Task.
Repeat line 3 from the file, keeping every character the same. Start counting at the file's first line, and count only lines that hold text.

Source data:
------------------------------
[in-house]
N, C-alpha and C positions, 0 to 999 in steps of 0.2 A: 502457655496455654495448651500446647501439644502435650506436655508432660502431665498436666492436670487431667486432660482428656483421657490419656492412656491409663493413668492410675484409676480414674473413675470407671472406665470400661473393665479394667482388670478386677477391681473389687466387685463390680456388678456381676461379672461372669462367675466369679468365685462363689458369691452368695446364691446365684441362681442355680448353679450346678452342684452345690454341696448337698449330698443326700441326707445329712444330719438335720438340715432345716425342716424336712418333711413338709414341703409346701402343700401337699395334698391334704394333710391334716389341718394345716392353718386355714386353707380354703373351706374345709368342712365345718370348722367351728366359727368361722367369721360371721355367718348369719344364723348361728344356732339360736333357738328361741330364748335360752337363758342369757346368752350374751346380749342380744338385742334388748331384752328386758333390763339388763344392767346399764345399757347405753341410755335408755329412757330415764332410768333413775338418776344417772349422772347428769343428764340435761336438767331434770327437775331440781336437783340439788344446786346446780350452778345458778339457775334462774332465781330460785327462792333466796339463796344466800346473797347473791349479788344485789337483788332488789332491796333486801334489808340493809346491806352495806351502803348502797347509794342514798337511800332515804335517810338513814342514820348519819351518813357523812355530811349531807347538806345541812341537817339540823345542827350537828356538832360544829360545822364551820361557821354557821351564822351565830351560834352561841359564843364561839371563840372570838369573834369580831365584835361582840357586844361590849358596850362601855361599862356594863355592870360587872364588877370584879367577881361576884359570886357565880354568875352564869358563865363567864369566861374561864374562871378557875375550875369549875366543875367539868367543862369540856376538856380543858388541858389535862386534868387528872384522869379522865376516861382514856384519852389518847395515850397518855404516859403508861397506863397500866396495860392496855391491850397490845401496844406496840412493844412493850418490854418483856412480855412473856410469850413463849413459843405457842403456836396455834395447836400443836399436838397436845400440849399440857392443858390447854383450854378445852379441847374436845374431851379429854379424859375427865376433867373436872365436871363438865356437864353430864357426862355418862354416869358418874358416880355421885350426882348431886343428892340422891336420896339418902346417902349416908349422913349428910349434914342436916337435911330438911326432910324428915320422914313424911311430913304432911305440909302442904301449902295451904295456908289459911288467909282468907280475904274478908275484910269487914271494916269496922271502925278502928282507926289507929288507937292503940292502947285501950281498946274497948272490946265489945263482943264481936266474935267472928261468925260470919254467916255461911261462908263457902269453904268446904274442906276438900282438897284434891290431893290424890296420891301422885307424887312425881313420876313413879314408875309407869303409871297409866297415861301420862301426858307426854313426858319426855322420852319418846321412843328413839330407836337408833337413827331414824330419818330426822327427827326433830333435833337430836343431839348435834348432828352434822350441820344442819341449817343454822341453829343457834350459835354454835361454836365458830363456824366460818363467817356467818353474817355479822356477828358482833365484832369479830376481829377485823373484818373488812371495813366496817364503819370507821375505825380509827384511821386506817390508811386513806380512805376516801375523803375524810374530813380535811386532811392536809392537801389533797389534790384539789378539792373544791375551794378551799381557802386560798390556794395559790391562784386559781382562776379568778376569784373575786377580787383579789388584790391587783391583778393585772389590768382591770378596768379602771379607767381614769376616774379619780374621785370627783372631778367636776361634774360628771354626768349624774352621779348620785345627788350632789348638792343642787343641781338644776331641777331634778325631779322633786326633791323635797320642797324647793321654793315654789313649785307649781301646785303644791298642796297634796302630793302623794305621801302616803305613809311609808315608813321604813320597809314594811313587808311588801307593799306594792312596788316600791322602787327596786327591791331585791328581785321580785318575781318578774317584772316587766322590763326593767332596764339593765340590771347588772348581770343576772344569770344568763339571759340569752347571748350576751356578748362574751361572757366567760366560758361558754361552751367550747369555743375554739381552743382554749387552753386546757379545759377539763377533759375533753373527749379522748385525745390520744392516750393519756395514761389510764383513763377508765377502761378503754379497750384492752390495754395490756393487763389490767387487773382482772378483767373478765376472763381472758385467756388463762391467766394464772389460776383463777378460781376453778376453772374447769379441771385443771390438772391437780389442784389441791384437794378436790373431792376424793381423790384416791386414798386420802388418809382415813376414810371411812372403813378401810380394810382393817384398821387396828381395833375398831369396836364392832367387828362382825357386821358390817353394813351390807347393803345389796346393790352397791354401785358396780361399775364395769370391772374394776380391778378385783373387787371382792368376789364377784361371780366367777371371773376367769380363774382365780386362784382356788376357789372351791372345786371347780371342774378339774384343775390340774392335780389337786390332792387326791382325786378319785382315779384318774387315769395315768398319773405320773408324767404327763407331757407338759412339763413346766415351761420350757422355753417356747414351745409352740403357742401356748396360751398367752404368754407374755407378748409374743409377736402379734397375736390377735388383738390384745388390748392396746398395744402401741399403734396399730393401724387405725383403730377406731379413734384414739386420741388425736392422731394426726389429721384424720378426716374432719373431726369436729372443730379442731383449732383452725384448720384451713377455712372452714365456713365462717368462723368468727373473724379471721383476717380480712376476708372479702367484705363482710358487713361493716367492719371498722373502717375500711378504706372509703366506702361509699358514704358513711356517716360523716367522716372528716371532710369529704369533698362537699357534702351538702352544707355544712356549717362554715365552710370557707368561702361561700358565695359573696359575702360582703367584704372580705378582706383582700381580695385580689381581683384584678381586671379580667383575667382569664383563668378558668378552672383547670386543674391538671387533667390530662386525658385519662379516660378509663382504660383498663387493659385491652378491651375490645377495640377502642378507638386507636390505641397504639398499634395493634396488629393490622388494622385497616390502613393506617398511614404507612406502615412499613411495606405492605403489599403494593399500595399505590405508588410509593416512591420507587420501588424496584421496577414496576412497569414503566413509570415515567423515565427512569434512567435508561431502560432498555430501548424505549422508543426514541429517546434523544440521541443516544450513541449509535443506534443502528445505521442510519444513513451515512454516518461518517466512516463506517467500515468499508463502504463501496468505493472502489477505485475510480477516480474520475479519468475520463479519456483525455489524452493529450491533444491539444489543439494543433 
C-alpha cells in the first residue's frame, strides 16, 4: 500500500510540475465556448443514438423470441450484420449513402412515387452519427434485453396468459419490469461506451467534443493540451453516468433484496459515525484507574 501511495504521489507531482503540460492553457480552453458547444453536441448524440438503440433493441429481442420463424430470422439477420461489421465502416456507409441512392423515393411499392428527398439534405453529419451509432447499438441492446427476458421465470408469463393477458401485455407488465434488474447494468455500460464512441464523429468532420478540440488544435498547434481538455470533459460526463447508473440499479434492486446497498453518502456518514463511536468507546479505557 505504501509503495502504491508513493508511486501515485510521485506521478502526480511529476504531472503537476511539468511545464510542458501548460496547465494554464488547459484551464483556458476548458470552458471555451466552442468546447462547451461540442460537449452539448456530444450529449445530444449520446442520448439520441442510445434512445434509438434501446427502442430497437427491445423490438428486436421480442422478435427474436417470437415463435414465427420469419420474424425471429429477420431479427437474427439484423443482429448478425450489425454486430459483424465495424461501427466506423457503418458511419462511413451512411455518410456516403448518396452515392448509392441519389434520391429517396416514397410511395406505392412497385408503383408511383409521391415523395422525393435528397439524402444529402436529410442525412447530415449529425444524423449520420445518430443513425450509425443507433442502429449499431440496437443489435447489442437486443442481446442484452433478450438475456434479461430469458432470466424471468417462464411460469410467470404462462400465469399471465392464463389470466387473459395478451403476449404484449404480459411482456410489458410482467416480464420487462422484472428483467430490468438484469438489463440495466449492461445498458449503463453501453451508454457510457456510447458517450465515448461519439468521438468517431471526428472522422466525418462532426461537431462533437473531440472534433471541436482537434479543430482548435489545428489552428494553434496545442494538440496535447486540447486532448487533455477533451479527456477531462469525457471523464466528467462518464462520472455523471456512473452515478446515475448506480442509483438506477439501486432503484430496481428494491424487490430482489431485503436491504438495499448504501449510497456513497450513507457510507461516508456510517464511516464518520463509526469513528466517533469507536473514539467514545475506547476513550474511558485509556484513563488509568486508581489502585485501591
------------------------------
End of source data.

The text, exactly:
C-alpha cells in the first residue's frame, strides 16, 4: 500500500510540475465556448443514438423470441450484420449513402412515387452519427434485453396468459419490469461506451467534443493540451453516468433484496459515525484507574 501511495504521489507531482503540460492553457480552453458547444453536441448524440438503440433493441429481442420463424430470422439477420461489421465502416456507409441512392423515393411499392428527398439534405453529419451509432447499438441492446427476458421465470408469463393477458401485455407488465434488474447494468455500460464512441464523429468532420478540440488544435498547434481538455470533459460526463447508473440499479434492486446497498453518502456518514463511536468507546479505557 505504501509503495502504491508513493508511486501515485510521485506521478502526480511529476504531472503537476511539468511545464510542458501548460496547465494554464488547459484551464483556458476548458470552458471555451466552442468546447462547451461540442460537449452539448456530444450529449445530444449520446442520448439520441442510445434512445434509438434501446427502442430497437427491445423490438428486436421480442422478435427474436417470437415463435414465427420469419420474424425471429429477420431479427437474427439484423443482429448478425450489425454486430459483424465495424461501427466506423457503418458511419462511413451512411455518410456516403448518396452515392448509392441519389434520391429517396416514397410511395406505392412497385408503383408511383409521391415523395422525393435528397439524402444529402436529410442525412447530415449529425444524423449520420445518430443513425450509425443507433442502429449499431440496437443489435447489442437486443442481446442484452433478450438475456434479461430469458432470466424471468417462464411460469410467470404462462400465469399471465392464463389470466387473459395478451403476449404484449404480459411482456410489458410482467416480464420487462422484472428483467430490468438484469438489463440495466449492461445498458449503463453501453451508454457510457456510447458517450465515448461519439468521438468517431471526428472522422466525418462532426461537431462533437473531440472534433471541436482537434479543430482548435489545428489552428494553434496545442494538440496535447486540447486532448487533455477533451479527456477531462469525457471523464466528467462518464462520472455523471456512473452515478446515475448506480442509483438506477439501486432503484430496481428494491424487490430482489431485503436491504438495499448504501449510497456513497450513507457510507461516508456510517464511516464518520463509526469513528466517533469507536473514539467514545475506547476513550474511558485509556484513563488509568486508581489502585485501591